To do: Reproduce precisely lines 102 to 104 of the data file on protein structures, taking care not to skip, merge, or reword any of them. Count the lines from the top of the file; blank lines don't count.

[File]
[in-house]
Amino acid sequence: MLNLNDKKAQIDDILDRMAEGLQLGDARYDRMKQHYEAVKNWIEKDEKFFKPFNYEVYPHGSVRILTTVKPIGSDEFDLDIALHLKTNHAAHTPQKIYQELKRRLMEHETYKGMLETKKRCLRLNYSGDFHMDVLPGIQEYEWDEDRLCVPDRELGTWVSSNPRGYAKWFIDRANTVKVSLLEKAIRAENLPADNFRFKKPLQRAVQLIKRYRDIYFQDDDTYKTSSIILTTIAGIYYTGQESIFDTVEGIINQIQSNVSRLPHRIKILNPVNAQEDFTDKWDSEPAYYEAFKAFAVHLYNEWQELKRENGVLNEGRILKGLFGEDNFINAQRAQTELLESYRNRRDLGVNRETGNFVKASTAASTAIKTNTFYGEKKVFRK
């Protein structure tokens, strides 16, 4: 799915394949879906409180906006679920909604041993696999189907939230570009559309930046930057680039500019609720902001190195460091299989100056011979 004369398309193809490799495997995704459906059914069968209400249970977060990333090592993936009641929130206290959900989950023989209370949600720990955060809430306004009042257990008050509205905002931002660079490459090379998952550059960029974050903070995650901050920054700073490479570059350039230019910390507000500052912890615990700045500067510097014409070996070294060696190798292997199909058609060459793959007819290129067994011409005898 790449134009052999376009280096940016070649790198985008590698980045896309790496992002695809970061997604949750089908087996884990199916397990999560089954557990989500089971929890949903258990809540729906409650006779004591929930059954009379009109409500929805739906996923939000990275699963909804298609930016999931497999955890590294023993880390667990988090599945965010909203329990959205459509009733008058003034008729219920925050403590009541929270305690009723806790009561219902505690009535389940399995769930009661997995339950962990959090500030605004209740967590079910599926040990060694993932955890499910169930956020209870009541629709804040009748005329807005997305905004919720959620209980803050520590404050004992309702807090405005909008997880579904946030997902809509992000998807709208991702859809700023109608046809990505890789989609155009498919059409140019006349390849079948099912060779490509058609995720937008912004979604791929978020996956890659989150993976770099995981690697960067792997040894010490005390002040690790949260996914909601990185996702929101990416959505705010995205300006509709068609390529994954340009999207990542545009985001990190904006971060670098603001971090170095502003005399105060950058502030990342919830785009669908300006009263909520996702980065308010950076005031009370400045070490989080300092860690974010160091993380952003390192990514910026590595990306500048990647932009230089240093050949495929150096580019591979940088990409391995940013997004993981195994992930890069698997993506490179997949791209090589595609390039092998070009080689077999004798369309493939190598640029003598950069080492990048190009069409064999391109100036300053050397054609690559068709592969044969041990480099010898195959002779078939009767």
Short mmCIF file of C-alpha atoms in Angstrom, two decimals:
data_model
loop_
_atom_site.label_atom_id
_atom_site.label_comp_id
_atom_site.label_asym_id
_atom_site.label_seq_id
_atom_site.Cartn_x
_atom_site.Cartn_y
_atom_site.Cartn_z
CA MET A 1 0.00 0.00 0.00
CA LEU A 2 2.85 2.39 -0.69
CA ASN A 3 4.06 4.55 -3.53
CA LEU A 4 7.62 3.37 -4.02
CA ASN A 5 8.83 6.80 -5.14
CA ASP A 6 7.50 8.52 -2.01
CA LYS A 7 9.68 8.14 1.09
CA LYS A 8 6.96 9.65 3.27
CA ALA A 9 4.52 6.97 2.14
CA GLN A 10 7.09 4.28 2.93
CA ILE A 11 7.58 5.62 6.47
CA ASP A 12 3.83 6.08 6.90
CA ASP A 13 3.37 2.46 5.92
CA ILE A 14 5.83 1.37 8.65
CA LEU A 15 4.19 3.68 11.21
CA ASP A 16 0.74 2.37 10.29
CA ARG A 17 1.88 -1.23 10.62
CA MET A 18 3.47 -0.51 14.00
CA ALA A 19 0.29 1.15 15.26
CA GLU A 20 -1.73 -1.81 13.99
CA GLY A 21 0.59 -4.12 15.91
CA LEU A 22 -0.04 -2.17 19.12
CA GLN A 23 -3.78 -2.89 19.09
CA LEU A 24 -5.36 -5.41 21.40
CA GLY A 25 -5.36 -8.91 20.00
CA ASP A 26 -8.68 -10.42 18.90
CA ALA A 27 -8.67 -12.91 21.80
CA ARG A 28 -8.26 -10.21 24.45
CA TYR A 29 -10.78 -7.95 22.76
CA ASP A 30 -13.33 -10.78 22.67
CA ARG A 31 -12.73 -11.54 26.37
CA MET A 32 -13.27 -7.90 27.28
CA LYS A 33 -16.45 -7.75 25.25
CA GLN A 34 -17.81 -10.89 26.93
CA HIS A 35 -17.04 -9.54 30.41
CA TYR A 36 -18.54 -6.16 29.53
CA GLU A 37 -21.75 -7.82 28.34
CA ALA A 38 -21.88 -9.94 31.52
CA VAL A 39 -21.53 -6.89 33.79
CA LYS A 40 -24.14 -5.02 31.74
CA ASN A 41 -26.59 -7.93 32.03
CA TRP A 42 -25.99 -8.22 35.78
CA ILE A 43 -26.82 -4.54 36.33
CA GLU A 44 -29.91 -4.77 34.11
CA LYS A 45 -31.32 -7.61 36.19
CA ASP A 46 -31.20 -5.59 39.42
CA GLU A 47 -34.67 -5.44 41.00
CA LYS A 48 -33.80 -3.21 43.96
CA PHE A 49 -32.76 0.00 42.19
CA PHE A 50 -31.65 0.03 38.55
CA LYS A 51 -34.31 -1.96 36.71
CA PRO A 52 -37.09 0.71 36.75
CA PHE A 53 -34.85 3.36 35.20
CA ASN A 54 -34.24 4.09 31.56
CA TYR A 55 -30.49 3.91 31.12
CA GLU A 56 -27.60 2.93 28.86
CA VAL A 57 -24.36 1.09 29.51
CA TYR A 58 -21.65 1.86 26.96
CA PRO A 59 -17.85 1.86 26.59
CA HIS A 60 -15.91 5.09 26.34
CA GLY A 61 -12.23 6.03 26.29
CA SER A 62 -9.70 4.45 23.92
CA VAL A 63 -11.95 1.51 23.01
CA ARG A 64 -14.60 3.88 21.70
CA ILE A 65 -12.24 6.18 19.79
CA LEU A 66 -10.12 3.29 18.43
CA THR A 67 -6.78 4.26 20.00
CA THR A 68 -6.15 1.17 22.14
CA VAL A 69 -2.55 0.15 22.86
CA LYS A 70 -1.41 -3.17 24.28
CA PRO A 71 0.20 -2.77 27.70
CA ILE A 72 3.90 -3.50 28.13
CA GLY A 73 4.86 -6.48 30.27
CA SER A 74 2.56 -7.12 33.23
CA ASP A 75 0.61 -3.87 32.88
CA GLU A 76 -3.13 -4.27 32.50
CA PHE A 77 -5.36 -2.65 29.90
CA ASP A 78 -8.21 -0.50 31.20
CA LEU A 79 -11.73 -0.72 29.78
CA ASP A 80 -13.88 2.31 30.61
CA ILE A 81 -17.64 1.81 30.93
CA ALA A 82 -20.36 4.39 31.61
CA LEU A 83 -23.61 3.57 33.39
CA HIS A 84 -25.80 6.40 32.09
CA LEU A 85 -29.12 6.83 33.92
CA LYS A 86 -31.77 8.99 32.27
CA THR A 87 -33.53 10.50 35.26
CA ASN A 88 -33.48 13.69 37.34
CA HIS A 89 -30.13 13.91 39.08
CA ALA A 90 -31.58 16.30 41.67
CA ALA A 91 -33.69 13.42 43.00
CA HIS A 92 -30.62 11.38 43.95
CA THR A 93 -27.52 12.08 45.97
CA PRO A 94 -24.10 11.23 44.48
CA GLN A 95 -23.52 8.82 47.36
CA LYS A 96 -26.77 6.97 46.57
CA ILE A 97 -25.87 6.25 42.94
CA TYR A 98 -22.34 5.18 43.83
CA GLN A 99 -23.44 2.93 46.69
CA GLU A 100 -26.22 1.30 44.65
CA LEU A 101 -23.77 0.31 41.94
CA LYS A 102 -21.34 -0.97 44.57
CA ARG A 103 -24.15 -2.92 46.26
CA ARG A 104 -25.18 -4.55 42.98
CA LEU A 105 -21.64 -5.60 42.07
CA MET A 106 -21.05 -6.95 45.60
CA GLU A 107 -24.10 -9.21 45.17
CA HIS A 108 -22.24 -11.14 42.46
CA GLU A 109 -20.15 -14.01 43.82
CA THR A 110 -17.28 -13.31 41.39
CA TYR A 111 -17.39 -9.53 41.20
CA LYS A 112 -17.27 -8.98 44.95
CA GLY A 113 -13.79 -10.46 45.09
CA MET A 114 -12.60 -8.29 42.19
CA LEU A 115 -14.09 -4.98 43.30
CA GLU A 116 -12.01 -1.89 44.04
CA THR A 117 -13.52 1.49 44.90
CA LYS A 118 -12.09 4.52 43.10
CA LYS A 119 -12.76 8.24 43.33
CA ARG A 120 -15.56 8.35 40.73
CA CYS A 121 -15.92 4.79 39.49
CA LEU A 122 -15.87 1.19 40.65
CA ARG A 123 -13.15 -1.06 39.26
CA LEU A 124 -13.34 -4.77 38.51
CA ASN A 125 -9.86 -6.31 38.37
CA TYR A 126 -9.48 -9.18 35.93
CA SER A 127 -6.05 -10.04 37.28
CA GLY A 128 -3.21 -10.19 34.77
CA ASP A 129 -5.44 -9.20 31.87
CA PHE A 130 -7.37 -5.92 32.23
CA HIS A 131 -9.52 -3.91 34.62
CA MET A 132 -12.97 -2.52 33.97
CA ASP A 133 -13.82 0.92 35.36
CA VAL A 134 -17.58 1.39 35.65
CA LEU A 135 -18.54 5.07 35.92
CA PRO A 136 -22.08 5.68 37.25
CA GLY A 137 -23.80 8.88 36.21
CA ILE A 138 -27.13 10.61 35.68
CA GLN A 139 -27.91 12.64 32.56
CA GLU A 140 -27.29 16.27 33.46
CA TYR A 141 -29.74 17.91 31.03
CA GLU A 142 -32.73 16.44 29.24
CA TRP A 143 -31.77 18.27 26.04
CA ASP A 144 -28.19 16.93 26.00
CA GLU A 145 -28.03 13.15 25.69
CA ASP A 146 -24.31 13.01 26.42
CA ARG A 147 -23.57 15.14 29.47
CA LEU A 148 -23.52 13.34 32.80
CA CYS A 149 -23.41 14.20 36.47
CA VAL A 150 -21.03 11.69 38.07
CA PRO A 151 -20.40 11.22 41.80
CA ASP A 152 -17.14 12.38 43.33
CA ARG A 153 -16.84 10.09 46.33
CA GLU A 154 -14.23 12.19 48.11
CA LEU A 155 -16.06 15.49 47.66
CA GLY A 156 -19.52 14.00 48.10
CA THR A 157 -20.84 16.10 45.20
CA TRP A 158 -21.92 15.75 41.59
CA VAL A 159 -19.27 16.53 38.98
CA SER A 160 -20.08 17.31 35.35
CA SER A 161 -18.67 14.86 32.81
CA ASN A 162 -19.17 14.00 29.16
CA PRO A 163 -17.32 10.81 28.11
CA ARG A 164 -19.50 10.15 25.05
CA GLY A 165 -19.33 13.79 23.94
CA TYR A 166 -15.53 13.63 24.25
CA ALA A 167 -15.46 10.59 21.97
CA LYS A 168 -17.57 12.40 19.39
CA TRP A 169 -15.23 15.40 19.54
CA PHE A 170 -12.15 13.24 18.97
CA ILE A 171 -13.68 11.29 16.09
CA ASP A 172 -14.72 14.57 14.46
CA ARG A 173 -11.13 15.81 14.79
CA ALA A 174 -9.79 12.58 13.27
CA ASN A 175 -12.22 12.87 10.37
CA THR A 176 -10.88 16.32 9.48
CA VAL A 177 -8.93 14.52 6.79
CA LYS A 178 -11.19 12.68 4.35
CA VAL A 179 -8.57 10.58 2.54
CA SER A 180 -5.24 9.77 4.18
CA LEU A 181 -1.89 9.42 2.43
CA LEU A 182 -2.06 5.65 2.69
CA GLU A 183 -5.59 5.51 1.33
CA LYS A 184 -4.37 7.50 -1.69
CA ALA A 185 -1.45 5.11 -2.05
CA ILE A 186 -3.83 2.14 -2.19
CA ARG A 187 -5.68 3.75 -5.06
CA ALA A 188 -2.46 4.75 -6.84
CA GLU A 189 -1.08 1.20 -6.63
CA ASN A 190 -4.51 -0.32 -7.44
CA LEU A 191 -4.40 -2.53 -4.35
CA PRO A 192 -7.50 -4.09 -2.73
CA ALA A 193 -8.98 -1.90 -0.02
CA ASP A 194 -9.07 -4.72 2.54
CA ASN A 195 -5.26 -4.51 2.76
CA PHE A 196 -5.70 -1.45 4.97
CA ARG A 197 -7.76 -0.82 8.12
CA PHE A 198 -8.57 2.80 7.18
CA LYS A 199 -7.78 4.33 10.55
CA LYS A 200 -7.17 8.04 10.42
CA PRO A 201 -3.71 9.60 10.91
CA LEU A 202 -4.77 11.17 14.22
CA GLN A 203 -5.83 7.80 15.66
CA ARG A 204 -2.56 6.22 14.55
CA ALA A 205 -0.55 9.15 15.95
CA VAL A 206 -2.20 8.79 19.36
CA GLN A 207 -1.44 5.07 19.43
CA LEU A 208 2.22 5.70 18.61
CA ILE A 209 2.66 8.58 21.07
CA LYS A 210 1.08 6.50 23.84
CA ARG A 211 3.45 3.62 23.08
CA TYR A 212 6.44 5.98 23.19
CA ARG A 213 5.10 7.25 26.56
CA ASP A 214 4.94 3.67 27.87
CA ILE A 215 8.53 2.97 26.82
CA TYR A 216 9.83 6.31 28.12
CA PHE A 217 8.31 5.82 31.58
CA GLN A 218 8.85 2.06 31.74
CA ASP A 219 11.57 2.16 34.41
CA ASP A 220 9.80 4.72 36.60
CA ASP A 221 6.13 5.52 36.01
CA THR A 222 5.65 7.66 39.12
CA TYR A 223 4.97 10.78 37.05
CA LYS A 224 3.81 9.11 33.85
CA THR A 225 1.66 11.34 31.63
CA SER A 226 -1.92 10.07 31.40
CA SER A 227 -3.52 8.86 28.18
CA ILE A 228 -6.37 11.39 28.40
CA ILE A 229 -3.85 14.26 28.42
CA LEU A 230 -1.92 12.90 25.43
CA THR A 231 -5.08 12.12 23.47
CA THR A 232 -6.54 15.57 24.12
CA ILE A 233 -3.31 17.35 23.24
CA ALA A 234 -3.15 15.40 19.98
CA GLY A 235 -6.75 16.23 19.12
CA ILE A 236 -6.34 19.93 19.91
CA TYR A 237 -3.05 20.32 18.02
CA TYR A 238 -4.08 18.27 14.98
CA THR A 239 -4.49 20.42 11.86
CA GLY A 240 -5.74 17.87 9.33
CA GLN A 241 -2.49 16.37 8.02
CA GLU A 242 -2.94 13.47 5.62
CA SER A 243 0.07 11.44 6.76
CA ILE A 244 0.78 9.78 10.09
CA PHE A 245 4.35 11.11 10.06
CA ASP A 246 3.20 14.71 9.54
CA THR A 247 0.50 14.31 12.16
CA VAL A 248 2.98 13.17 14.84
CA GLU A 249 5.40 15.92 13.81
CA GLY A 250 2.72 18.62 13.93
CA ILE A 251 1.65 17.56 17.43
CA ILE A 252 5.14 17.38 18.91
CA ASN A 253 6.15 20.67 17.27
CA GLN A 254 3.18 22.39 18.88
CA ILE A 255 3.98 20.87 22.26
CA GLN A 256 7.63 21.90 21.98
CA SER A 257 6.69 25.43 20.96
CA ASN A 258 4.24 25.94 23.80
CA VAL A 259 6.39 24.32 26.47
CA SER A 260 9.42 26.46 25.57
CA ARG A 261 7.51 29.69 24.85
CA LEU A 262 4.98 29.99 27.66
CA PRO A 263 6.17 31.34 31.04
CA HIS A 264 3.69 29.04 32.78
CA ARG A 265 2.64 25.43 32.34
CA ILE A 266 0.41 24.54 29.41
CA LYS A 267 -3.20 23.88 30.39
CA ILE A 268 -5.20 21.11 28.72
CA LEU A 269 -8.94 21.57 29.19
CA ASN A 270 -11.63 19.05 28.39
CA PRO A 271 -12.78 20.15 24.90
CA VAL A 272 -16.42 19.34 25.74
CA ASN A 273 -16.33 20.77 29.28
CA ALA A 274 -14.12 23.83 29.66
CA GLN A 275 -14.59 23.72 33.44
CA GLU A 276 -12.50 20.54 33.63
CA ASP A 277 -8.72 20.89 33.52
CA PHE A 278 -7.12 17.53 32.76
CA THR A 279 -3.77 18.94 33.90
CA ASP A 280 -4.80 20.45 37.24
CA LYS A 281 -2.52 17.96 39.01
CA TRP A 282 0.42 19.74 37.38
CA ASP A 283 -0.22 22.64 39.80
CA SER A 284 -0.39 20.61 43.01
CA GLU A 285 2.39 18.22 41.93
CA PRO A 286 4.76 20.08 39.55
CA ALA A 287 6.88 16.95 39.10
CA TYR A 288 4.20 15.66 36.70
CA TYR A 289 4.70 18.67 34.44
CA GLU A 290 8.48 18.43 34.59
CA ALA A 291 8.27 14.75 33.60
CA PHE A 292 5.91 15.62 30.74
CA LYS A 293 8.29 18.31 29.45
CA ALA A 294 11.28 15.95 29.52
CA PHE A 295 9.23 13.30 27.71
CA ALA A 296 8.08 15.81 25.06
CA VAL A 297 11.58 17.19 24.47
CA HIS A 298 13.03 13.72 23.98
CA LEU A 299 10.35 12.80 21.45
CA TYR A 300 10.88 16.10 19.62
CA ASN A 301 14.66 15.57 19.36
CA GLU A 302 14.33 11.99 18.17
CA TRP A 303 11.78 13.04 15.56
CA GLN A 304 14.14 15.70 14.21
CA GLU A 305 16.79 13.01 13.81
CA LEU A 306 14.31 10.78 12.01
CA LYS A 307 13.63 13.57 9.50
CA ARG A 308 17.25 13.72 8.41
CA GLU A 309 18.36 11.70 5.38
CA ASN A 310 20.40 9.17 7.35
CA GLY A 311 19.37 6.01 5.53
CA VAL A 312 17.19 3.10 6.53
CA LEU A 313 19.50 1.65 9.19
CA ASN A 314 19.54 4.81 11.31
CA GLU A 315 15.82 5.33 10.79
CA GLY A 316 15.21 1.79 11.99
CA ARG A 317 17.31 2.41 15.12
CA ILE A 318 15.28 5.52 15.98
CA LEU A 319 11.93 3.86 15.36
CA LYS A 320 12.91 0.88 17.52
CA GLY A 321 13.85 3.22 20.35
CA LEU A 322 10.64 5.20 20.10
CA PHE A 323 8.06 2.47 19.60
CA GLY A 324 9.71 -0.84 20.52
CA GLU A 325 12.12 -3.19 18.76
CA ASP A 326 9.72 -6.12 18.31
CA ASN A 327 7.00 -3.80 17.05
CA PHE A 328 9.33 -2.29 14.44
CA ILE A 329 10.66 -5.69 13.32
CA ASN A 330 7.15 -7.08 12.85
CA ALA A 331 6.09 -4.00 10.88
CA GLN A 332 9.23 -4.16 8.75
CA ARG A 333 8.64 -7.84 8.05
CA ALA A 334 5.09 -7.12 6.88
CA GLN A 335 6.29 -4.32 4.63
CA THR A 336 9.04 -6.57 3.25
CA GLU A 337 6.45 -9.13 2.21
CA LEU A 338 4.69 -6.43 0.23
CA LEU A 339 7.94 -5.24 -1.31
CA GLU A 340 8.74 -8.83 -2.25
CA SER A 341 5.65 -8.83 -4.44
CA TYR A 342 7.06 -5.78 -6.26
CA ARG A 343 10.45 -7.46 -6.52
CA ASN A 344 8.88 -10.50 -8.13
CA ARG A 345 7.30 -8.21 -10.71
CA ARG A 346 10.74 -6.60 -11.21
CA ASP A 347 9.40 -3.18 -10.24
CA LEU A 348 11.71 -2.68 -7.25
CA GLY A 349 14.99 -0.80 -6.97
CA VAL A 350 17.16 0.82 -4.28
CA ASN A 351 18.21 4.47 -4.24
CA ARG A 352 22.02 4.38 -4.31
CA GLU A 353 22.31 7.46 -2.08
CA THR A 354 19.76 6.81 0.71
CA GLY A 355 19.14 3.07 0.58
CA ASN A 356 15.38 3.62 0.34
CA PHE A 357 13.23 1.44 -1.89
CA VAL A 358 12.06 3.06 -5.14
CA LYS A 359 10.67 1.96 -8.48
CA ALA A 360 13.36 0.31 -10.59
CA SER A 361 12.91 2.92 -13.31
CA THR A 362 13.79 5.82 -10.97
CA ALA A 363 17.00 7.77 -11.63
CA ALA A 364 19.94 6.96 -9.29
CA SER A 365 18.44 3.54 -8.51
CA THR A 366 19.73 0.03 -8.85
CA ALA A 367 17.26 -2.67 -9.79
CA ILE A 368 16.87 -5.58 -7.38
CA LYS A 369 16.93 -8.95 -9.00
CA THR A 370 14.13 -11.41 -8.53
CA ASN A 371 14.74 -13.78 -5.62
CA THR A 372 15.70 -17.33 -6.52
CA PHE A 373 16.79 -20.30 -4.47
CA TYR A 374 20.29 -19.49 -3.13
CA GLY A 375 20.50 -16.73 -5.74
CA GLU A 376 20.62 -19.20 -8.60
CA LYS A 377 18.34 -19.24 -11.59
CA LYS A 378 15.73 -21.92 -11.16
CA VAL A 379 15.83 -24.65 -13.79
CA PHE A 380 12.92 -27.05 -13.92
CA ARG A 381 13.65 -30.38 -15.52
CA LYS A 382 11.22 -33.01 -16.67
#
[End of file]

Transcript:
CA HIS A 89 -30.13 13.91 39.08
CA ALA A 90 -31.58 16.30 41.67
CA ALA A 91 -33.69 13.42 43.00